King Rama is not only the ideal monarch and warrior but also embodies the virtues of justice, wisdom, patience, and perseverance. He is an obedient son, a generous brother, and a caring husband. His rule became synonymous with justice and good governance so that throughout the centuries the expression rama rajya (Rama’s rule) has been used to describe the ideal government.

The most famous version of the Ramayana is the Sanskrit composition of Valmiki known as Valmiki’s Ramayana. It has the status of a sacred text and is highly revered. It is also a masterpiece of Sanskrit literature. There were many versions of the Ramayana composed subsequently, both in Sanskrit and other languages. Some became more popular than others, but one is justified to say that after Valmiki’s Ramayana, the version that is most famous is the Ramacaritamanasa created in the Awadhi dialect of Hindi by Tulasidasa in the 16th century. In fact, Tulasidasa’s Ramayana quickly garnered wide popularity and its recitation became part of the worship service of many sects and religious traditions of Vaishnava Hinduism, especially after the introduction of the printing press in the early 19th century. Its communal recital, often set to a distinctive tune, continues to this day. Tulasidasa was himself an ardent devotee of Lord Rama and in expressing his love and reverence for the divine incarnation in beautiful poetry he managed to create one of the greatest poetic works of Hindi literature.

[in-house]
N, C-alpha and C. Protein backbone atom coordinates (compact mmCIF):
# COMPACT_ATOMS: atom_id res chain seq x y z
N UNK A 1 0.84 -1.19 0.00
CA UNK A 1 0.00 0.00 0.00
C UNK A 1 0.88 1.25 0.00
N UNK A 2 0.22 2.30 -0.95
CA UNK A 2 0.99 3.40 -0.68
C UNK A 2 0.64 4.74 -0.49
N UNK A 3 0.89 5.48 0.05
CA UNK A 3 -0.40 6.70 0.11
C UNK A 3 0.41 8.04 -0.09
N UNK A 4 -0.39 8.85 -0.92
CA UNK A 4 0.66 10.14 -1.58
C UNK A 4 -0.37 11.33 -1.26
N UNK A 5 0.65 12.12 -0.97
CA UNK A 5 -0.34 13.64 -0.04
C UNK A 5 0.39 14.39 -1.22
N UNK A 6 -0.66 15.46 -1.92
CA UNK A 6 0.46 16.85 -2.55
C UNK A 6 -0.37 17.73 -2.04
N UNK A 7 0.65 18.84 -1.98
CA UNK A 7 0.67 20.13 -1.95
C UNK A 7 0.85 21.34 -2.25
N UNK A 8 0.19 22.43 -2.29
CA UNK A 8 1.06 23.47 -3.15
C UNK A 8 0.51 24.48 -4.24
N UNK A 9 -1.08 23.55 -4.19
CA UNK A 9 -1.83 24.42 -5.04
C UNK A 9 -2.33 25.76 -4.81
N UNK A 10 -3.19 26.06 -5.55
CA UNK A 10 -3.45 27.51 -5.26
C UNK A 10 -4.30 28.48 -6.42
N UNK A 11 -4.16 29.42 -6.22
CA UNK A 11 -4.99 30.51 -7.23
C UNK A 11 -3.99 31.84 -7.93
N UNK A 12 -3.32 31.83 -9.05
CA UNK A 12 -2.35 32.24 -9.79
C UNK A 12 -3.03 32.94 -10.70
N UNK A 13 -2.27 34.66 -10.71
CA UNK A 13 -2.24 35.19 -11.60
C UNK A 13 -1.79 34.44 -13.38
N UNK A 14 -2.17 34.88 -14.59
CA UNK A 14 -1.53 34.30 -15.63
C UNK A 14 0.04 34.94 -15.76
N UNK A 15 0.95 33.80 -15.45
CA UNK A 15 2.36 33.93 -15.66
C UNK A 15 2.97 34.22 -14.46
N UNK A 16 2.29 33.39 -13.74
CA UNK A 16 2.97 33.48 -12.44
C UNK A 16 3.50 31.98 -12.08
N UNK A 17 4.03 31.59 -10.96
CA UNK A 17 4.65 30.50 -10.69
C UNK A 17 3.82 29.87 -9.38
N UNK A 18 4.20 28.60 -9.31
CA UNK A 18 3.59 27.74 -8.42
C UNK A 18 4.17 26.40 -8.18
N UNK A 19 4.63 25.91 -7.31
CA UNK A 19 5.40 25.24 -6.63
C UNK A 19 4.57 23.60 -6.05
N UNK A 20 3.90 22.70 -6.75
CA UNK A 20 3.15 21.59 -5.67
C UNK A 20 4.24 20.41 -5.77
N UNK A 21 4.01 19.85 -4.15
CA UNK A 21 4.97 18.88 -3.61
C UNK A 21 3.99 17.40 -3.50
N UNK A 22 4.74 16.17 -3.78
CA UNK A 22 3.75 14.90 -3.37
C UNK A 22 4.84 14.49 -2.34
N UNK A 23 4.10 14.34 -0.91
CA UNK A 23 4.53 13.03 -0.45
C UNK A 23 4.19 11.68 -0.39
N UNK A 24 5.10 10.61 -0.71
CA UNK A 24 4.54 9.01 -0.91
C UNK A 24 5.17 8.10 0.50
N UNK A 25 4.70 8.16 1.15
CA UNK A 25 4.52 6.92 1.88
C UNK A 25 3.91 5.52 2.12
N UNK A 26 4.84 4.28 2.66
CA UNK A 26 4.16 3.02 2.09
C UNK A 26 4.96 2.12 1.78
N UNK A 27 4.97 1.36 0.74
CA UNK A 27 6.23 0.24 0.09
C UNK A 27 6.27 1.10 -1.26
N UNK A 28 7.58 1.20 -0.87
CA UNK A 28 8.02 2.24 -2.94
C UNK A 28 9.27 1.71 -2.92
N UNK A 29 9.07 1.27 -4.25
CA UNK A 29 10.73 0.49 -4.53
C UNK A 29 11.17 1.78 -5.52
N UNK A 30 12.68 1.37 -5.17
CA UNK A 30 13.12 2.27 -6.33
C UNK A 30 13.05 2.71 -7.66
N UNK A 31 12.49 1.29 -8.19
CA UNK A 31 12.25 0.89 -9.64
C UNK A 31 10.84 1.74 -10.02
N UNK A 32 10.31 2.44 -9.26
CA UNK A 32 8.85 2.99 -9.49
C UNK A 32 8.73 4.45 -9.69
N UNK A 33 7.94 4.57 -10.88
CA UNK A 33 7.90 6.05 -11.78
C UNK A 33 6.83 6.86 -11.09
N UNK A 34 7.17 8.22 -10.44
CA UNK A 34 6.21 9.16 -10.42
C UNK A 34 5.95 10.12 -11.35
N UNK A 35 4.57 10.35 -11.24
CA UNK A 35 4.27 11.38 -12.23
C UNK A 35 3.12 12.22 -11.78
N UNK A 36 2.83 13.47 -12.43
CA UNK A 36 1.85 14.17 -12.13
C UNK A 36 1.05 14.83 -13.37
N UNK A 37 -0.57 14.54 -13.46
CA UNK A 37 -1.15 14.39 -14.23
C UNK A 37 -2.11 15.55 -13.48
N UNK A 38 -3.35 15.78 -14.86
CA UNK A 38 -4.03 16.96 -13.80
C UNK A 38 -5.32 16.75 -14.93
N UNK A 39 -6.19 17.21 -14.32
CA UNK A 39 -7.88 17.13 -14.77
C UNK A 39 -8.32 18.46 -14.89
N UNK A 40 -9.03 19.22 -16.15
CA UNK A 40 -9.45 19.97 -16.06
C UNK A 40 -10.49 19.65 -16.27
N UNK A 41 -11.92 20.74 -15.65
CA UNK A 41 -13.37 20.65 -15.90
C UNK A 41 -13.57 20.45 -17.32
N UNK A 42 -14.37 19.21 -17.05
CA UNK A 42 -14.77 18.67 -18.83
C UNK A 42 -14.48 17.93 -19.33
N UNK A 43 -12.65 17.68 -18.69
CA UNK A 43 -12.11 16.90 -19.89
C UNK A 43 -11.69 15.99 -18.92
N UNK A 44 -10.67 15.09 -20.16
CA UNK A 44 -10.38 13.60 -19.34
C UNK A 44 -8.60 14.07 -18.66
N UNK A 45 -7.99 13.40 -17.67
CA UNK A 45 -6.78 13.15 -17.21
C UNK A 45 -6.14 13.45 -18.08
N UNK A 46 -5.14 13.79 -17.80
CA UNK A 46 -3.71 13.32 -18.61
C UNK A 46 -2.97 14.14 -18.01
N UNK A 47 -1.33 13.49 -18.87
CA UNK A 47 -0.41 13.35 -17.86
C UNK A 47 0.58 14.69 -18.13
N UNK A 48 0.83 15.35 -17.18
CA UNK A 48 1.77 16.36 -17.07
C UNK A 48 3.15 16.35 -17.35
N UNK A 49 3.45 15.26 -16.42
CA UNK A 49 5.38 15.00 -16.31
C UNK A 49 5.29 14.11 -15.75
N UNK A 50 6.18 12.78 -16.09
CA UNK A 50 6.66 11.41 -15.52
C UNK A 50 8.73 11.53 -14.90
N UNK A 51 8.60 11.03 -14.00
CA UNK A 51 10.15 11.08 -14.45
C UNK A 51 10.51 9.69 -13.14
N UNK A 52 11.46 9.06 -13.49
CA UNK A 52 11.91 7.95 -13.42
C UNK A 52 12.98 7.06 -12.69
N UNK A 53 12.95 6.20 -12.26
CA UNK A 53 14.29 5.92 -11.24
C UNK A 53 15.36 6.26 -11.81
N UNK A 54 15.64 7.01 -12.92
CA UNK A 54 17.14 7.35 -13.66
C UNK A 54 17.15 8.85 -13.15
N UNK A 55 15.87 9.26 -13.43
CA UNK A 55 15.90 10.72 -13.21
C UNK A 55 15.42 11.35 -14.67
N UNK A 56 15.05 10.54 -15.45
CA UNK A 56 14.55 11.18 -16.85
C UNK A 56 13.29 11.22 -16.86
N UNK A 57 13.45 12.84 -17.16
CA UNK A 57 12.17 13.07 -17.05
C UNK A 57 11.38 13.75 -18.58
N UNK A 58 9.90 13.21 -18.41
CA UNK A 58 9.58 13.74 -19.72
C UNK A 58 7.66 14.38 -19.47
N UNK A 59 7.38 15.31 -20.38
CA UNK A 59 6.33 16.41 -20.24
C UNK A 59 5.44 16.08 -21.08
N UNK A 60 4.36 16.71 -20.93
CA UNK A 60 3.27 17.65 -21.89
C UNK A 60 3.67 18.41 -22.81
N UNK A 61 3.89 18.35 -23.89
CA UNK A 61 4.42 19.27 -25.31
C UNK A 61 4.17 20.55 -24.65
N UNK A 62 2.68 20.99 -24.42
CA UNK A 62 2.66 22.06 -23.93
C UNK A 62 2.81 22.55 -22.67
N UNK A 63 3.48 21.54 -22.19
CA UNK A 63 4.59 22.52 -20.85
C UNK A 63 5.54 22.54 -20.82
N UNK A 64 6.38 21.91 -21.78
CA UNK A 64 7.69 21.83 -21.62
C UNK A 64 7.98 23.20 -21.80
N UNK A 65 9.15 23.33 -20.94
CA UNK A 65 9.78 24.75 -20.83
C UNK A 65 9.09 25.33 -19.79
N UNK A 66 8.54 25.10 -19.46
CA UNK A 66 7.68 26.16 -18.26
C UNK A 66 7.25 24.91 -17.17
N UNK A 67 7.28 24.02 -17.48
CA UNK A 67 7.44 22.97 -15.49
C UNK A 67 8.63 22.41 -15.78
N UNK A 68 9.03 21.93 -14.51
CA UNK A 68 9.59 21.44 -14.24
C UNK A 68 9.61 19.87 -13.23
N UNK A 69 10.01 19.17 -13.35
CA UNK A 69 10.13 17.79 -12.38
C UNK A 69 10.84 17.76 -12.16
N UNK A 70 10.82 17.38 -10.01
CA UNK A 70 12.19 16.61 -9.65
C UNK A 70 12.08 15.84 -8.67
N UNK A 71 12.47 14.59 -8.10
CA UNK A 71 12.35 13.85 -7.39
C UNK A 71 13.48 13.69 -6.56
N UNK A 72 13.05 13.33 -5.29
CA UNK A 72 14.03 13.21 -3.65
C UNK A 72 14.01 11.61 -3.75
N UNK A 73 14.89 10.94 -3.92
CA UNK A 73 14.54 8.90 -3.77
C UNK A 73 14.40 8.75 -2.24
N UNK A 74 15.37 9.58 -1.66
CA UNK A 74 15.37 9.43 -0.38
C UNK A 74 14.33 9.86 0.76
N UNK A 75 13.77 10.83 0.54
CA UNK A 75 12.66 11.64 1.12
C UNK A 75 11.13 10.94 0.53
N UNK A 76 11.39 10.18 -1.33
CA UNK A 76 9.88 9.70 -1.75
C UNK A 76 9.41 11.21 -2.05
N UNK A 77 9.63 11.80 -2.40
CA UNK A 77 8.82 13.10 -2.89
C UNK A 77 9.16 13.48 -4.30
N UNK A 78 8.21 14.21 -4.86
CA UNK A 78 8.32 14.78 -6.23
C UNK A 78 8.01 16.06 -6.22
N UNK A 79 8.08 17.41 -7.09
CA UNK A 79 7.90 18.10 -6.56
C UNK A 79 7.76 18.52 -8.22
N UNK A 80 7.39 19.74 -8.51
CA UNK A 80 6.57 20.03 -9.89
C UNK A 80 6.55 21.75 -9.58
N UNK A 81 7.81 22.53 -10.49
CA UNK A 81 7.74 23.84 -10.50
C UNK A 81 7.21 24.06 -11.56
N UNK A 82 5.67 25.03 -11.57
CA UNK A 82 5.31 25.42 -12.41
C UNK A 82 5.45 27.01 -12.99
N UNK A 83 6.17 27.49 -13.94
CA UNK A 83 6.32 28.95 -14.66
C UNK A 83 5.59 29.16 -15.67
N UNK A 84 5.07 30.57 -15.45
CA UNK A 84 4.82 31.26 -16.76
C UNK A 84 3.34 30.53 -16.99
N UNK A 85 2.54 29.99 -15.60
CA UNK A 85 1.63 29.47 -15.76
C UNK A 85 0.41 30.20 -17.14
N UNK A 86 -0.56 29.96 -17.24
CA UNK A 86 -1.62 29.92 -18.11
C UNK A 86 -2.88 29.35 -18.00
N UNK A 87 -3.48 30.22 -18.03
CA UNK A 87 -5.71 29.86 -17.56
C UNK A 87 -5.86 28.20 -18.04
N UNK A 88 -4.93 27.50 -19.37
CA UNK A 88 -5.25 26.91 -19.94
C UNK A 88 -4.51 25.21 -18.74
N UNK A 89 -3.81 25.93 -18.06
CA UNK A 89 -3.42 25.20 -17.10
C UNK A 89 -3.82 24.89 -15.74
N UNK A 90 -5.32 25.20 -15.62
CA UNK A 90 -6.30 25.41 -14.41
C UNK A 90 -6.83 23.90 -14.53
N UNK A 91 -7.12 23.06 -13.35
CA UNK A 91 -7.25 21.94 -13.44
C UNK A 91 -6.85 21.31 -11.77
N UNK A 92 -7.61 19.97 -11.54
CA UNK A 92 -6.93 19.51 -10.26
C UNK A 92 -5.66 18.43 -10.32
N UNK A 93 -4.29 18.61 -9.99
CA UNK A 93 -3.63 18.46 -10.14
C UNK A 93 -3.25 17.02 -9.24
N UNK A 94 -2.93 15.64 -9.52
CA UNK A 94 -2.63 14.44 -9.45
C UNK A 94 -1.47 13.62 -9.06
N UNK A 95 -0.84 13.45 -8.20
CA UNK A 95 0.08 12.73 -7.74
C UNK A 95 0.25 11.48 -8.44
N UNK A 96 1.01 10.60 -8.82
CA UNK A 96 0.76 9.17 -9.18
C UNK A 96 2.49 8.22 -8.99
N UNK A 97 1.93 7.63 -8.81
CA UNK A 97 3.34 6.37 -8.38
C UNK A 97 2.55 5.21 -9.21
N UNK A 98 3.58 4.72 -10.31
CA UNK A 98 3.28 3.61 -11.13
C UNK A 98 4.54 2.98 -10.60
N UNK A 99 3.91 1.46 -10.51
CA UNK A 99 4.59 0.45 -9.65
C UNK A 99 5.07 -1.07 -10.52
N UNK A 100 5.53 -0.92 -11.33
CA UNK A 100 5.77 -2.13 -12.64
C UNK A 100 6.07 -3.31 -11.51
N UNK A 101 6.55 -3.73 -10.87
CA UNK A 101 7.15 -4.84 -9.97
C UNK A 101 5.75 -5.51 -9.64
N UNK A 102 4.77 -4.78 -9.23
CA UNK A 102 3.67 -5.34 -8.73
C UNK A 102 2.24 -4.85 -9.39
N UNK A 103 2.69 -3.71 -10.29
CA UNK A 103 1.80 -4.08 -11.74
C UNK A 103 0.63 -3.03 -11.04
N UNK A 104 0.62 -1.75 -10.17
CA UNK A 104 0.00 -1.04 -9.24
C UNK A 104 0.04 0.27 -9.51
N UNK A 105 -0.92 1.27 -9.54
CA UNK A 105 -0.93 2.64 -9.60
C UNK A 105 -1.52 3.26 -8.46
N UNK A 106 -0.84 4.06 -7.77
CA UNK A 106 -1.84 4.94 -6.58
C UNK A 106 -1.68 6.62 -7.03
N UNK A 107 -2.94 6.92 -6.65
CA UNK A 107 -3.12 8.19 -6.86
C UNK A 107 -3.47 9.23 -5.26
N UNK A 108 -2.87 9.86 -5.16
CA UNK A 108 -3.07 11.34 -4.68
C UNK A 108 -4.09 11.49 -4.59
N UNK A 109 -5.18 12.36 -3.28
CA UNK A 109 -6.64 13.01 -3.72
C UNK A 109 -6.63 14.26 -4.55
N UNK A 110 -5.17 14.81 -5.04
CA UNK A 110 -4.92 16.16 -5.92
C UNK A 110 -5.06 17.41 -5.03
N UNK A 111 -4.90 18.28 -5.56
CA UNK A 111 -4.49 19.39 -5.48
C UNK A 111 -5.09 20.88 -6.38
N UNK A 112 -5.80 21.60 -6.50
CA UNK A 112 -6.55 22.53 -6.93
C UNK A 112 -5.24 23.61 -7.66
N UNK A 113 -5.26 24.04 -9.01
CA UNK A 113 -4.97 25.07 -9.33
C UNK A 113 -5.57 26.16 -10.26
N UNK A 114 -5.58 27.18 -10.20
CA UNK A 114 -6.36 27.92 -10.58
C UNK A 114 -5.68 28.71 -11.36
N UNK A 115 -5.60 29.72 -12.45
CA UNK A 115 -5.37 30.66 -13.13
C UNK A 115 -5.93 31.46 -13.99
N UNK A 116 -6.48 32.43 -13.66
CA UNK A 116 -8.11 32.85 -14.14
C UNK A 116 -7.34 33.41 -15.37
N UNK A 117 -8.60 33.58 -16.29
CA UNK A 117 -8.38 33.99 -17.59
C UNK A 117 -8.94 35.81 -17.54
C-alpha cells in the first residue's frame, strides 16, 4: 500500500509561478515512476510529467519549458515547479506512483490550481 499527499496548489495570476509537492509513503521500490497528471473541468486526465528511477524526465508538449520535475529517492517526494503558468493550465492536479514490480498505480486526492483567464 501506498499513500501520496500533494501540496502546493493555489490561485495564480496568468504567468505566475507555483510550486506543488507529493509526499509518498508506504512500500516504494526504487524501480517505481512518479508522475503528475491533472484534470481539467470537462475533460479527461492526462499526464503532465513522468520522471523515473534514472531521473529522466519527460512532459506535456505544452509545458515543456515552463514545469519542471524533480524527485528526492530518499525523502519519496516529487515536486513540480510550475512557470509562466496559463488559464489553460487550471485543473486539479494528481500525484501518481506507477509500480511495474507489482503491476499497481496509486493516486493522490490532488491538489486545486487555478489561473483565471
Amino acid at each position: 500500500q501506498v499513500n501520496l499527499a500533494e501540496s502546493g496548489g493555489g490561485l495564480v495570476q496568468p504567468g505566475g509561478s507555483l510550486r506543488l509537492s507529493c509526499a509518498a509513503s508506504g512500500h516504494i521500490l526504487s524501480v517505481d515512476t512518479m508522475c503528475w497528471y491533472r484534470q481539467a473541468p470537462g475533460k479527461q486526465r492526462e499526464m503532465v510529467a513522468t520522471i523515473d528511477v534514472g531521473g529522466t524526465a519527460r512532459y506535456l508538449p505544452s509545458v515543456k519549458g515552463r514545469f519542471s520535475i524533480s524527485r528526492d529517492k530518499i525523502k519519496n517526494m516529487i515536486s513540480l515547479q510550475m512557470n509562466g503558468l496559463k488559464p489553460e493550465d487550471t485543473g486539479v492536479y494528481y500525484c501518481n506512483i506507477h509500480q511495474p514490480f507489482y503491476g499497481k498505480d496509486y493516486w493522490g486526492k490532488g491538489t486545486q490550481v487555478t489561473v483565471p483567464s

Tulasidasa was born in the region of Avadh in what is now eastern Uttar Pradesh in modern India. There is disagreement about his date of birth, but scholars generally consider it to be around 1532 CE. Traditional accounts state that he was a Brahmin by caste and was initiated into a mystic and ascetic lineage devoted to the loving worship of God through the incarnation of Rama. He is supposed to have spent time as a student with various sages and teachers in Banaras where he learnt the classical Sanskrit texts as well as Vaishnava scriptures. He decided to compose a Ramayana in Awadhi for the edification of the general population, and thus, composed the Ramacaritamanasa, The Lake of the Deeds of Rama. He composed a number of other works as well but the Ramacaritamanasa remained his magnum opus. He died in 1623 in Banaras.